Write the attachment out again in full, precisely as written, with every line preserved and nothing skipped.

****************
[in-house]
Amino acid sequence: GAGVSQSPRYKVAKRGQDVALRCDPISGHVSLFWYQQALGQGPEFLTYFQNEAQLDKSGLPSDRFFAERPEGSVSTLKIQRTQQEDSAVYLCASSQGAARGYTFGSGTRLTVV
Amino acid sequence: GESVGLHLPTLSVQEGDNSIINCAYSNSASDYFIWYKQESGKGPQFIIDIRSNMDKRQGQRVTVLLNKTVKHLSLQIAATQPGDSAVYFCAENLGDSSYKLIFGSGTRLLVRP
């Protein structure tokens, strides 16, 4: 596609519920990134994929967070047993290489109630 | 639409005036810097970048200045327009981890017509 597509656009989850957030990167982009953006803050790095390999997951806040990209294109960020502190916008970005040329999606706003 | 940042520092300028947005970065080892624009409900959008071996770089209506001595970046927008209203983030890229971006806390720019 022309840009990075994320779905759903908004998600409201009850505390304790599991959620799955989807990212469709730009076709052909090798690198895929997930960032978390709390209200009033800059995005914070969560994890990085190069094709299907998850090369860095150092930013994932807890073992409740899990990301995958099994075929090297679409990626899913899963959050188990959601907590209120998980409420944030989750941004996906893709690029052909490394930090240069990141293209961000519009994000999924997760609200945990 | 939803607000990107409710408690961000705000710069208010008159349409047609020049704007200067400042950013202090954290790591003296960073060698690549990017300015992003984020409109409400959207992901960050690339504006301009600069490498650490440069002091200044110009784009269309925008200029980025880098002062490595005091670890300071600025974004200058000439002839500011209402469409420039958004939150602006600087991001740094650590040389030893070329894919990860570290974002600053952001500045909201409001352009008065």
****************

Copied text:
[in-house]
Amino acid sequence: GAGVSQSPRYKVAKRGQDVALRCDPISGHVSLFWYQQALGQGPEFLTYFQNEAQLDKSGLPSDRFFAERPEGSVSTLKIQRTQQEDSAVYLCASSQGAARGYTFGSGTRLTVV
Amino acid sequence: GESVGLHLPTLSVQEGDNSIINCAYSNSASDYFIWYKQESGKGPQFIIDIRSNMDKRQGQRVTVLLNKTVKHLSLQIAATQPGDSAVYFCAENLGDSSYKLIFGSGTRLLVRP
């Protein structure tokens, strides 16, 4: 596609519920990134994929967070047993290489109630 | 639409005036810097970048200045327009981890017509 597509656009989850957030990167982009953006803050790095390999997951806040990209294109960020502190916008970005040329999606706003 | 940042520092300028947005970065080892624009409900959008071996770089209506001595970046927008209203983030890229971006806390720019 022309840009990075994320779905759903908004998600409201009850505390304790599991959620799955989807990212469709730009076709052909090798690198895929997930960032978390709390209200009033800059995005914070969560994890990085190069094709299907998850090369860095150092930013994932807890073992409740899990990301995958099994075929090297679409990626899913899963959050188990959601907590209120998980409420944030989750941004996906893709690029052909490394930090240069990141293209961000519009994000999924997760609200945990 | 939803607000990107409710408690961000705000710069208010008159349409047609020049704007200067400042950013202090954290790591003296960073060698690549990017300015992003984020409109409400959207992901960050690339504006301009600069490498650490440069002091200044110009784009269309925008200029980025880098002062490595005091670890300071600025974004200058000439002839500011209402469409420039958004939150602006600087991001740094650590040389030893070329894919990860570290974002600053952001500045909201409001352009008065």